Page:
Art & Culture

Prehistoric Museum Tulum

Archeologists and investigators are exploring the underground world in the hopes of uncovering key remains to help understand the history of the region

To discover the past of this region, the Institute of Prehistoric Investigation of America has prepared a series of tours through the underground river system.

In and around Tulum, there are three of the biggest underground caves in the world, and it is estimated that they are hiding artifacts from the Ice Age and the arrival of man to the Yucatan peninsula 10,000 years ago.

According to  Eugenio Aceves, director of the Prehistoric Museum, only 15 percent of the existing caves have been discovered, despite the ongoing explorations.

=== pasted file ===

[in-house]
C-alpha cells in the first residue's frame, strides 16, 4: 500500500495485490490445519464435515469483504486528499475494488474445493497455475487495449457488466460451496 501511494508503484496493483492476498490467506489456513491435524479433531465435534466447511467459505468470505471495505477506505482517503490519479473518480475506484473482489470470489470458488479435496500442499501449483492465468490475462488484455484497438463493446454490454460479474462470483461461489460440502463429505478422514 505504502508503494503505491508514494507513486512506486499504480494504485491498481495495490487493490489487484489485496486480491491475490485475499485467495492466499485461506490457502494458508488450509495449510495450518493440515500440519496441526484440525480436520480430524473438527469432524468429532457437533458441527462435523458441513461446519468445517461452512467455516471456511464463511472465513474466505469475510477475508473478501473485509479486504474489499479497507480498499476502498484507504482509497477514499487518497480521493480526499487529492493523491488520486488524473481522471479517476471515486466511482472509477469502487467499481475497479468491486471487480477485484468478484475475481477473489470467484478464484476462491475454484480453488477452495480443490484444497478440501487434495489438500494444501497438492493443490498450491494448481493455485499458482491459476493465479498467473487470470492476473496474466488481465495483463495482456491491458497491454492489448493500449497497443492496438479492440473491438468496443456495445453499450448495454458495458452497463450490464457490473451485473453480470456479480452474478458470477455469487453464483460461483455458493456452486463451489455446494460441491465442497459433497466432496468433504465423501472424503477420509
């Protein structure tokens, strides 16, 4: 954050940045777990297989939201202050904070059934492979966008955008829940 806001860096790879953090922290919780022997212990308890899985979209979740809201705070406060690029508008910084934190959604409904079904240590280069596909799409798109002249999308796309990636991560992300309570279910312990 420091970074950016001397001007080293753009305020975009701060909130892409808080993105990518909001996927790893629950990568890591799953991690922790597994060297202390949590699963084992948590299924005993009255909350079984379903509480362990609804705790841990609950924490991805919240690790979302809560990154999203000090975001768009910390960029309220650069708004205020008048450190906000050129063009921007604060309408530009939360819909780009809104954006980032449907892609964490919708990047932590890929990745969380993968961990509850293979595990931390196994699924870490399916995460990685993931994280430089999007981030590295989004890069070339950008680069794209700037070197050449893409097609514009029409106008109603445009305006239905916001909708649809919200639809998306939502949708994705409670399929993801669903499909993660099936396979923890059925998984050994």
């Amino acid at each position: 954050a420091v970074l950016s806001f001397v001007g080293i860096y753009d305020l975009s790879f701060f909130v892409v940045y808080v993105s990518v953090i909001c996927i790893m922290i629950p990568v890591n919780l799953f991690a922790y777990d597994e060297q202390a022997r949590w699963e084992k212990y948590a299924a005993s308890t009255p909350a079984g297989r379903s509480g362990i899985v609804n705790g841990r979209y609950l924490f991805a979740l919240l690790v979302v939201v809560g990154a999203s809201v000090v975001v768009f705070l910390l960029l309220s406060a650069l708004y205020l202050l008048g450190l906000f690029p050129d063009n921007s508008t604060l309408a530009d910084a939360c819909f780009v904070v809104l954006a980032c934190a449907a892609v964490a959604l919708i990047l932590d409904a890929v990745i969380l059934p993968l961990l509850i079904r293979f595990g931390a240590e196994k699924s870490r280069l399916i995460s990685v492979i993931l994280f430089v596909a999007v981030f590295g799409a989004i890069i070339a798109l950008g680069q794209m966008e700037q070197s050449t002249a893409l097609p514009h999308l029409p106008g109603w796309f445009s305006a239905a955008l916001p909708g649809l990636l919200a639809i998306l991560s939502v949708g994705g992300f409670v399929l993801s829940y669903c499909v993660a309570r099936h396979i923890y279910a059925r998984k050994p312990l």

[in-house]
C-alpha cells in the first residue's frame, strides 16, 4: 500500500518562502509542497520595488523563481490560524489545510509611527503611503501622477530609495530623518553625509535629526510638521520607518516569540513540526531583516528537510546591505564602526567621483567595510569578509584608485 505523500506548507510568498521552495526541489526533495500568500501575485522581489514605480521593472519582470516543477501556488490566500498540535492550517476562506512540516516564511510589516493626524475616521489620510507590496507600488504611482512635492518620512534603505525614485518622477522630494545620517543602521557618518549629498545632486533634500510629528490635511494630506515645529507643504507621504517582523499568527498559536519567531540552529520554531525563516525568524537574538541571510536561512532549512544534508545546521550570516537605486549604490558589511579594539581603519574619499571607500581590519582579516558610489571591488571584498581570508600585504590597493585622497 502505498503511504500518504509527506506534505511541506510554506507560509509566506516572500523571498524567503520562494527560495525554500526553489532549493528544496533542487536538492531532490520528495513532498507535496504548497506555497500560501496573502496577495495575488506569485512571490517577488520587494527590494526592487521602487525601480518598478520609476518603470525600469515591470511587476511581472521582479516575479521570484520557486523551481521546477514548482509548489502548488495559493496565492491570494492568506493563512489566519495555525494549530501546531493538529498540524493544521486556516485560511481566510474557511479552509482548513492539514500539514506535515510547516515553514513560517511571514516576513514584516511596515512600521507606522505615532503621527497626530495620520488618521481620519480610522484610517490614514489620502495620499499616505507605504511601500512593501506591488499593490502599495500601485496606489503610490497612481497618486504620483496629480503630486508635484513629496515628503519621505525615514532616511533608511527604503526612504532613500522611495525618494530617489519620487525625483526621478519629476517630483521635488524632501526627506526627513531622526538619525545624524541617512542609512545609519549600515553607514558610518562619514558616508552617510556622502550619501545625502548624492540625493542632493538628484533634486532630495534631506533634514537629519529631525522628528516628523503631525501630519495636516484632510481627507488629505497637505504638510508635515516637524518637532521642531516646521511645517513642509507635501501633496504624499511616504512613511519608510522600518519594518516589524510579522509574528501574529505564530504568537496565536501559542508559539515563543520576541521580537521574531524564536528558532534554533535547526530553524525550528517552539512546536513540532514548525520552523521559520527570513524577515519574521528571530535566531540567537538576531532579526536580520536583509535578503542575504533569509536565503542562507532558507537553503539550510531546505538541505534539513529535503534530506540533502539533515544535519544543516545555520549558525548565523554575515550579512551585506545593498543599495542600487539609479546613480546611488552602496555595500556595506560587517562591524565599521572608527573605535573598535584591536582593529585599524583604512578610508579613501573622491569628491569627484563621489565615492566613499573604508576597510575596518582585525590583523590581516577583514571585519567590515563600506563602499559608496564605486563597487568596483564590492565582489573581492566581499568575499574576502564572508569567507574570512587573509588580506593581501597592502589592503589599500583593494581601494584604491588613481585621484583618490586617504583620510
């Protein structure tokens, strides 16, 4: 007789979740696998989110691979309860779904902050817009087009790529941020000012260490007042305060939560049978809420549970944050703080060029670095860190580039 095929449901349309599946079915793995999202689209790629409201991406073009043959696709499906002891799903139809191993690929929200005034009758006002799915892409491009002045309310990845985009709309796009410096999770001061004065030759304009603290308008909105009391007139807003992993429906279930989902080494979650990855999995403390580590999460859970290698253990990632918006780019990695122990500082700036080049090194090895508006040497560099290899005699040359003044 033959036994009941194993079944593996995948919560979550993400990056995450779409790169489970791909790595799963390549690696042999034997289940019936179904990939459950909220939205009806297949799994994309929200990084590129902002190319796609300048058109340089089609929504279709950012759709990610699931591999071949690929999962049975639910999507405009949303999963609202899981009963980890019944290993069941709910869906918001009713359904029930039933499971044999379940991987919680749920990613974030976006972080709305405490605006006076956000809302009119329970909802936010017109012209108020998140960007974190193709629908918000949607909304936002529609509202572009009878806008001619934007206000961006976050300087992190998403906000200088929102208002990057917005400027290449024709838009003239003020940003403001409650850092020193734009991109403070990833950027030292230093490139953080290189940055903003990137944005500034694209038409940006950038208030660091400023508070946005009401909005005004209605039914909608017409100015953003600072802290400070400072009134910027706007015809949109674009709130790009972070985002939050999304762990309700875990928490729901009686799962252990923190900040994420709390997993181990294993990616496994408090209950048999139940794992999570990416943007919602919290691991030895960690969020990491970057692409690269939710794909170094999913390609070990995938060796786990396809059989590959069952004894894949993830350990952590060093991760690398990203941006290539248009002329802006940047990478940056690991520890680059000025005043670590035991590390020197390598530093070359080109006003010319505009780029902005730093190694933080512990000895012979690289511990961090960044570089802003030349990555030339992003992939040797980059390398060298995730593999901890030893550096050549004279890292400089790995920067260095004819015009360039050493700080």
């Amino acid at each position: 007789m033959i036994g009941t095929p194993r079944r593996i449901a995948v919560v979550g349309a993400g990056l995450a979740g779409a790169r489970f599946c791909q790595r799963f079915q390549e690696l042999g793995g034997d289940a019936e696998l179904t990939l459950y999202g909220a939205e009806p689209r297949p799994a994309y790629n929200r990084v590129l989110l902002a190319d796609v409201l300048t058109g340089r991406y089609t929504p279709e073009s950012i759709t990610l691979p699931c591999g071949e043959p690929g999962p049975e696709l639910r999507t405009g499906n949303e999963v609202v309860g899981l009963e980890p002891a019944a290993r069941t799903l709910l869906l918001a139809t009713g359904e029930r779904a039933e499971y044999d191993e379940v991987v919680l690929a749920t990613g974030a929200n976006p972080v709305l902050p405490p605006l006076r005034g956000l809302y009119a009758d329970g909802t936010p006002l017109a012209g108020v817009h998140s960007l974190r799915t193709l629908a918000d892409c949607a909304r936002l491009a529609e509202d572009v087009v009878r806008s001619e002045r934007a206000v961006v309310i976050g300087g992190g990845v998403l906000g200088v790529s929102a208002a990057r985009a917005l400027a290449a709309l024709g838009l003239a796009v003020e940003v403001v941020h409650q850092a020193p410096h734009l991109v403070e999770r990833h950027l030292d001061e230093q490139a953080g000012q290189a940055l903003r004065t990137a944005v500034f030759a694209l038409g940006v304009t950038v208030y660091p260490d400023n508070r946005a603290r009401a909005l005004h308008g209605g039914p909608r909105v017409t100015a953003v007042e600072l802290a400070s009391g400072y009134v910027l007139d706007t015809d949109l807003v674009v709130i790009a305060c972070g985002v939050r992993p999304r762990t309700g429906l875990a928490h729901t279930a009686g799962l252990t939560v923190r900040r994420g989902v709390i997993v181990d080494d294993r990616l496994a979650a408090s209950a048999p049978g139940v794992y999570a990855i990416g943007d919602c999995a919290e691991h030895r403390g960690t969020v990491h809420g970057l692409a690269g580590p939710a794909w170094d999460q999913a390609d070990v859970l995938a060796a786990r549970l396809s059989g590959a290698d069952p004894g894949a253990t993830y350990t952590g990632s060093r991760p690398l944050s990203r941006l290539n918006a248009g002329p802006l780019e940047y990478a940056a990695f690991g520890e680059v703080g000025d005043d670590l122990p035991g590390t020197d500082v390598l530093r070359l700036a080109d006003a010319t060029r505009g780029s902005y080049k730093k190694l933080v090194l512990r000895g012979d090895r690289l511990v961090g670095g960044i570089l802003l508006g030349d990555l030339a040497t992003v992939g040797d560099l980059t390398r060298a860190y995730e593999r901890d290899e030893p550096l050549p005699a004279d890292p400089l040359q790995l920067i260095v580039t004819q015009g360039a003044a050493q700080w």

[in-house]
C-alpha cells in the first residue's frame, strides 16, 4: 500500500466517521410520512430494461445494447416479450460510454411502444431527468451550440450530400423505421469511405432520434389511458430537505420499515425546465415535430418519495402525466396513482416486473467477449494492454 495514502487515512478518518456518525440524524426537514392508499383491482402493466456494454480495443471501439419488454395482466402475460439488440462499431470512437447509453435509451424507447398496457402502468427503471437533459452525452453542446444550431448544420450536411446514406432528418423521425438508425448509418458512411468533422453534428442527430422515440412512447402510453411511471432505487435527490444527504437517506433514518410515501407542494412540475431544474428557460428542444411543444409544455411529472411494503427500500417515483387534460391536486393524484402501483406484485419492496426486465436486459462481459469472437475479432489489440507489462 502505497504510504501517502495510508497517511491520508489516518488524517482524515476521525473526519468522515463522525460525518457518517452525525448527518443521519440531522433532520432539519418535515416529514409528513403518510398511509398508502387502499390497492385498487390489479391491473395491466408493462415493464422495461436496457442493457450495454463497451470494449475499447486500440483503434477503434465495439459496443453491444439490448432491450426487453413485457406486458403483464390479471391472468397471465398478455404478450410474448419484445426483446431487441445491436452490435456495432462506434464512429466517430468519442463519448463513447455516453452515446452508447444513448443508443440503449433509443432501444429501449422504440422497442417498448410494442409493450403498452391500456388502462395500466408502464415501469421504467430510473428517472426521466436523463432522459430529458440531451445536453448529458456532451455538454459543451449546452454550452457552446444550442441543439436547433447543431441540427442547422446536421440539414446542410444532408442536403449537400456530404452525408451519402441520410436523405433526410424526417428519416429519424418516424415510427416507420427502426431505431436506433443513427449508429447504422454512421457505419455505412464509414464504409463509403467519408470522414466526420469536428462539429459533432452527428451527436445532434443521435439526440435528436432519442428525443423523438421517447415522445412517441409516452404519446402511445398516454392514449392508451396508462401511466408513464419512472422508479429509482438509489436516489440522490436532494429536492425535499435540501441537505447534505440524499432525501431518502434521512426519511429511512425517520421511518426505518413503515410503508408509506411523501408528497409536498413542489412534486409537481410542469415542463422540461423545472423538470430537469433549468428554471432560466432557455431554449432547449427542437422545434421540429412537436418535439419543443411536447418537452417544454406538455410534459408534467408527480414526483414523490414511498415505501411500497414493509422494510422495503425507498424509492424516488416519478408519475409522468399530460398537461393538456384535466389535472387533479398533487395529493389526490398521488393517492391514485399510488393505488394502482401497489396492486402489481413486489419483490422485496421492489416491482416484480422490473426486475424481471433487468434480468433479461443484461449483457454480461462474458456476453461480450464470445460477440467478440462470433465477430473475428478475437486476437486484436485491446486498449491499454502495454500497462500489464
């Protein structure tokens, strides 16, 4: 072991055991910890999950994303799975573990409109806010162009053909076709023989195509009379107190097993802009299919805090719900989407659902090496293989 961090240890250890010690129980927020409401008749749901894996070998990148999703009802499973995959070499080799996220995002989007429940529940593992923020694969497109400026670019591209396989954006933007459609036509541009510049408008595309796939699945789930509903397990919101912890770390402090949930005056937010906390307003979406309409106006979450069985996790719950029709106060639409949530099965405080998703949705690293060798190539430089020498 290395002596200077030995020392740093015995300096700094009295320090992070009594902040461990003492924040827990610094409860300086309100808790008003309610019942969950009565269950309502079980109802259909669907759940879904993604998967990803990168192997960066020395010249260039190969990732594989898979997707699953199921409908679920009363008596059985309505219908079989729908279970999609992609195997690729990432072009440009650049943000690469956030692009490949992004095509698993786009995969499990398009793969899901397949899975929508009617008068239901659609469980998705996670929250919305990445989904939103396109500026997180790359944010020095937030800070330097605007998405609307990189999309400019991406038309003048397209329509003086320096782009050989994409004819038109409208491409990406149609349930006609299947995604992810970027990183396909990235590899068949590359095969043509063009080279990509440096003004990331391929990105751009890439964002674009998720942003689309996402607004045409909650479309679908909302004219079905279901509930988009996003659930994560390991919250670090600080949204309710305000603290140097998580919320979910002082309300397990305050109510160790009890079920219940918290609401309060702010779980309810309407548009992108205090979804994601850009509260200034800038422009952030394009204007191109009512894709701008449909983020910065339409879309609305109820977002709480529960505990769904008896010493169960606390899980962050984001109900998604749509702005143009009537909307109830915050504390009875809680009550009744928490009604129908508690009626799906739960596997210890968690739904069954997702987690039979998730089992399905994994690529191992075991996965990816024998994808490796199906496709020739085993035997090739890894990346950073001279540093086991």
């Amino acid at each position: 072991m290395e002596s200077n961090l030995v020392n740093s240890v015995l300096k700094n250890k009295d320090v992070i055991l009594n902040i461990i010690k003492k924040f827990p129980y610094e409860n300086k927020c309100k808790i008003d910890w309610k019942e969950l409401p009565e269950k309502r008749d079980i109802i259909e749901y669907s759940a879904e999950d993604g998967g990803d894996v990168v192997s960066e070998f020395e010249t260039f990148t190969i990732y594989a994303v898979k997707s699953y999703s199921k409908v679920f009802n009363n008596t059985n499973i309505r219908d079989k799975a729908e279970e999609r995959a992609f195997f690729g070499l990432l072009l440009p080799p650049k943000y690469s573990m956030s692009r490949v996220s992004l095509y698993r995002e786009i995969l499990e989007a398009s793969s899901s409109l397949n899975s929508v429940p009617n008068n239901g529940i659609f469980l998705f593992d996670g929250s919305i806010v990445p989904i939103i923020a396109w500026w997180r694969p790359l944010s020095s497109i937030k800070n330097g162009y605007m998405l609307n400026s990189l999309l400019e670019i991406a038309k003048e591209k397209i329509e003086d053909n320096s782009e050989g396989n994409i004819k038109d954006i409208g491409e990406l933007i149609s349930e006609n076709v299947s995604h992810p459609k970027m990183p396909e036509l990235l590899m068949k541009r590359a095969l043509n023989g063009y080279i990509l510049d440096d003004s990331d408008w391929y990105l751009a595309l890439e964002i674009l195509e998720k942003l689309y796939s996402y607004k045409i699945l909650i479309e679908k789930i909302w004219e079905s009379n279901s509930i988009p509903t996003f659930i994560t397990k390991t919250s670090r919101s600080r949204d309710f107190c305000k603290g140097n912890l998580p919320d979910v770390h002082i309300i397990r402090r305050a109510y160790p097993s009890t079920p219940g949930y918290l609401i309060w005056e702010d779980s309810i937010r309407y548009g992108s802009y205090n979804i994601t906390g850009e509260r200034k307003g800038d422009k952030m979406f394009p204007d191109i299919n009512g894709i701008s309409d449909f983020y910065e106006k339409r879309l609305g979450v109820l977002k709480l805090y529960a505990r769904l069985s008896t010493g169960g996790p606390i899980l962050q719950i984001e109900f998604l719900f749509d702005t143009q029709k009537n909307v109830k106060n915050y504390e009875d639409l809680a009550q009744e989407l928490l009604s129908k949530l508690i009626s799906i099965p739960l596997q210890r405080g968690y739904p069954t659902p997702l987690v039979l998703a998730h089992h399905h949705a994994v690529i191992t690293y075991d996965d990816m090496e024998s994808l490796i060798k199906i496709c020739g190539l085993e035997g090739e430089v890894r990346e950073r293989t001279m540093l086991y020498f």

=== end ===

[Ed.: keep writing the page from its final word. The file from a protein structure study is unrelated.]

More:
The good thing is that more and more people are joining the project because of the interest in artifacts.

Aceves indicated that six or seven caves are slated to be explored, including the Balam cenote that is in the community of Uxuxubi, where the locals hired divers to explore the cenote to promote it as part of their tourist attractions.

This exploration was found to have diverse remains, and it is hoped the 2016 explorations bring good results.

Thanks to the findings of Ice Age animals in Tulum, such as mastodons and saber tooth tigers, along with the 10,000-year-old human remains, like the Naharon Woman and the Palmas Woman, more and more archeologists, investigators and divers are attracted to explore in the area.

Eugenio Aceves did not discard the idea that new technologies could be used from the surface of the underground rivers.

“We are just starting. Because of the richness of the cenotes, there is no other option, the Riviera Maya is the number one diving destination, and more cenotes are being discovered,” he stated.

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